Questions Follow a Report that the Army Ignored Evidence of Mental Health Problems
Congressman Dennis Kucinich (D-OH) yesterday wrote to Defense Secretary Robert Gates asking for information about reports that the Army ignored evidence of the mental health problems of Pfc. Bradley Manning, the soldier accused of leaking classified information to WikiLeaks. Kucinich also asked for confirmation and explanation of reports that the Army is holding Pfc. Manning in conditions that would likely exacerbate his condition and could contribute a violation of the his Eighth Amendment right of protection from ‘cruel and unusual’ punishment.
“What for a poor man is a crust, for a rich man is a securitized asset class.” — Futures trader Ann Berg, quoted in the UK Guardian
Underlying the sudden, volatile uprising in Egypt and Tunisia is a growing global crisis sparked by soaring food prices and unemployment. The Associated Press reports that roughly 40 percent of Egyptians struggle along at the World Bank-set poverty level of under $2 per day. Analysts estimate that food price inflation in Egypt is currently at an unsustainable 17 percent yearly. In poorer countries, as much as 60 to 80 percent of people’s incomes go for food, compared to just 10 to 20 percent in industrial countries. An increase of a dollar or so in the cost of a gallon of milk or a loaf of bread for Americans can mean starvation for people in Egypt and other poor countries.
In July of 1975 I went to Portugal because in April of the previous year a bloodless military coup had brought down the US-supported 48-year fascist regime of Portugal, the world’s only remaining colonial power. This was followed by a program centered on nationalization of major industries, workers control, a minimum wage, land reform, and other progressive measures. Military officers in a Western nation who spoke like socialists was science fiction to my American mind, but it had become a reality in Portugal. The center of Lisbon was crowded from morning till evening with people discussing the changes and putting up flyers on bulletin boards. Continue reading →
A man who killed 100 sled dogs has received not a prison sentence but workers’ compensation from a British Columbia agency. The man successfully proved he suffered post-traumatic stress disorder (PTSD) after he claimed he was ordered to kill the dogs. “It was the worst experience [he] could ever imagine, his lawyer told CKNW, Vancouver, which had obtained the government document and then contacted the Humane Society.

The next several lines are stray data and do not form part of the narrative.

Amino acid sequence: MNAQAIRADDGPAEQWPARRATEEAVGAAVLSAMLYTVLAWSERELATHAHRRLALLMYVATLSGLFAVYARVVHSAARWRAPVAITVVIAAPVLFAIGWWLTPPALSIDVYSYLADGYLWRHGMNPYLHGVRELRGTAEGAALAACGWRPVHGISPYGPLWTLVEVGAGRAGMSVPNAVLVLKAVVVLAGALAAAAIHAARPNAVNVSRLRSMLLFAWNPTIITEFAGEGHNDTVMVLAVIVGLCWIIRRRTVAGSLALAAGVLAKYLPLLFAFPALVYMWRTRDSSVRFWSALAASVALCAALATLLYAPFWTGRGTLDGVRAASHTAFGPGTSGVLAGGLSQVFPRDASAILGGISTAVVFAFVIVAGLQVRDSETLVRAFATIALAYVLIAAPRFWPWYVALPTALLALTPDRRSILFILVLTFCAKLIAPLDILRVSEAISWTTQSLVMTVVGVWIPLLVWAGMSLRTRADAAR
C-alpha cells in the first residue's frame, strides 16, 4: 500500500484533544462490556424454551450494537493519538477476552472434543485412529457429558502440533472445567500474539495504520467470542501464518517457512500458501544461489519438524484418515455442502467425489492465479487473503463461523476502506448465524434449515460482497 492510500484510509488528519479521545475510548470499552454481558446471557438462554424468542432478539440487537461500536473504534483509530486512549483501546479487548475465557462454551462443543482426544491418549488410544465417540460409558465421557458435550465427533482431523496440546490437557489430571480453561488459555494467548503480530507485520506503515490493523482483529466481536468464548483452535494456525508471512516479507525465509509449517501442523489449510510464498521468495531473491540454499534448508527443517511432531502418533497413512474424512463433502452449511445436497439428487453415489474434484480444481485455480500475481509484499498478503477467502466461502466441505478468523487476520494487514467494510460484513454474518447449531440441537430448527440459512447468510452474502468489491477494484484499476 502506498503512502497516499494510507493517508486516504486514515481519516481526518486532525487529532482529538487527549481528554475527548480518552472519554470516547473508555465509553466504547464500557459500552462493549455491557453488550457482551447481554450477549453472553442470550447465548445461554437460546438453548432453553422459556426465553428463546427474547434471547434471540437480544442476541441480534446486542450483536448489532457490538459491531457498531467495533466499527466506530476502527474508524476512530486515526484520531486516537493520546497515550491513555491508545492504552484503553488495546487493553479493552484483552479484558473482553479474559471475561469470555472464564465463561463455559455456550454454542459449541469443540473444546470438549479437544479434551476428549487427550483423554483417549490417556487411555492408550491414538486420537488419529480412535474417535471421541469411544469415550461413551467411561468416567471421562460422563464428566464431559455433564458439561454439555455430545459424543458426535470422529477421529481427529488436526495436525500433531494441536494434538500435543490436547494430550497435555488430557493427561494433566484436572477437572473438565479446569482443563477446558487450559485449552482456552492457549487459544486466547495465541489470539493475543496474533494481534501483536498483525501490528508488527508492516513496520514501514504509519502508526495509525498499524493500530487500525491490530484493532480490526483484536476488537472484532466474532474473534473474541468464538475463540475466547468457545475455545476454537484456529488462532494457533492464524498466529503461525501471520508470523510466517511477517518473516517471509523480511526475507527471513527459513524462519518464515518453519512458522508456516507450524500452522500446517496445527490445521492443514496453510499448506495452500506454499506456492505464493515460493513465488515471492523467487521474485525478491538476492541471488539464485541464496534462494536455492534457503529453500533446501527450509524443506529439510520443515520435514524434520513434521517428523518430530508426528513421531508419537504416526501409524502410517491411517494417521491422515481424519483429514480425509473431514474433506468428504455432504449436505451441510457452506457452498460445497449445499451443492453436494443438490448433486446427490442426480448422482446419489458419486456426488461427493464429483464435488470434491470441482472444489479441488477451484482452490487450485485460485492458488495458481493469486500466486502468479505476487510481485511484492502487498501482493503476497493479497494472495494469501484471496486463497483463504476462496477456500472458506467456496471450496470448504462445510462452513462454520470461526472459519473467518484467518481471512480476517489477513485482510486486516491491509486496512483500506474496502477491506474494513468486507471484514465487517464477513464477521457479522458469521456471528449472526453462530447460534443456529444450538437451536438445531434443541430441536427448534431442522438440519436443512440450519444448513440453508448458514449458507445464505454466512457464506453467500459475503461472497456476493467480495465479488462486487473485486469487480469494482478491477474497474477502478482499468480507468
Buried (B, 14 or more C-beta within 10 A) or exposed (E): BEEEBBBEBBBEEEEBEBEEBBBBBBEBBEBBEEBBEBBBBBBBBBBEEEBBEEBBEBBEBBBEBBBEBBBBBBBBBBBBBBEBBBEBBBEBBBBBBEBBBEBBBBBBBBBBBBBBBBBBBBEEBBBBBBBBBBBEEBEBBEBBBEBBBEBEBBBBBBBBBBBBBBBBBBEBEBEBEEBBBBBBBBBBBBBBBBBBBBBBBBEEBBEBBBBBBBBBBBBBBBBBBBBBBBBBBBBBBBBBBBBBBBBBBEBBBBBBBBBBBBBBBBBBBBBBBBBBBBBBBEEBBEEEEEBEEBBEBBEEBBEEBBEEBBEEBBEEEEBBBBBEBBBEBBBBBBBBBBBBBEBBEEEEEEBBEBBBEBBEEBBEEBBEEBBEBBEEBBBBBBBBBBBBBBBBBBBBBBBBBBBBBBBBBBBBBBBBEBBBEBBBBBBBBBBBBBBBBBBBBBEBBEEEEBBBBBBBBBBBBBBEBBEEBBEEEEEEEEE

As I am glued to cable stations showing the street battles in Egypt all I keep thinking about is how Egyptians have mustered the courage to fight their government’s tyranny while Americans remain unready to revolt against the peculiar American brand of tyranny.
Of course, the dictatorship in Egypt is far different than what the vast majority of Americans face. Despite liberty and freedom, our tyranny exists within an electoral, constitutional republic. But with a two-party plutocracy thoroughly corrupted by corporate and wealthy interests most Americans are victims of a dysfunctional, inefficient and unfair democracy. How ironic that in the nation with monumental gun ownership among its citizens there is no hint of people giving up on meaningless elections and taking to the streets in massive numbers to protest their corrupt government.
Excerpt from The Global Economic Crisis: The Great Depression of the XXI Century
Global Research is pleased to announce the publication of a new book entitled The Global Economic Crisis, The Great Depression of the XXI Century, Michel Chossudovsky and Andrew Gavin Marshall, Editors.
“This important collection offers the reader a most comprehensive analysis of the various facets – especially the financial, social and military ramifications – from an outstanding list of world-class social thinkers.”
On February 1 General James Mattis, commander of United States Central Command whose area of responsibility includes Egypt on its western end, stated that Washington currently has no plans to reinforce naval presence off the coast of that country, but added that in the event of the closure of the Suez Canal:
“Were it to happen obviously we would have to deal with it diplomatically, economically, militarily….”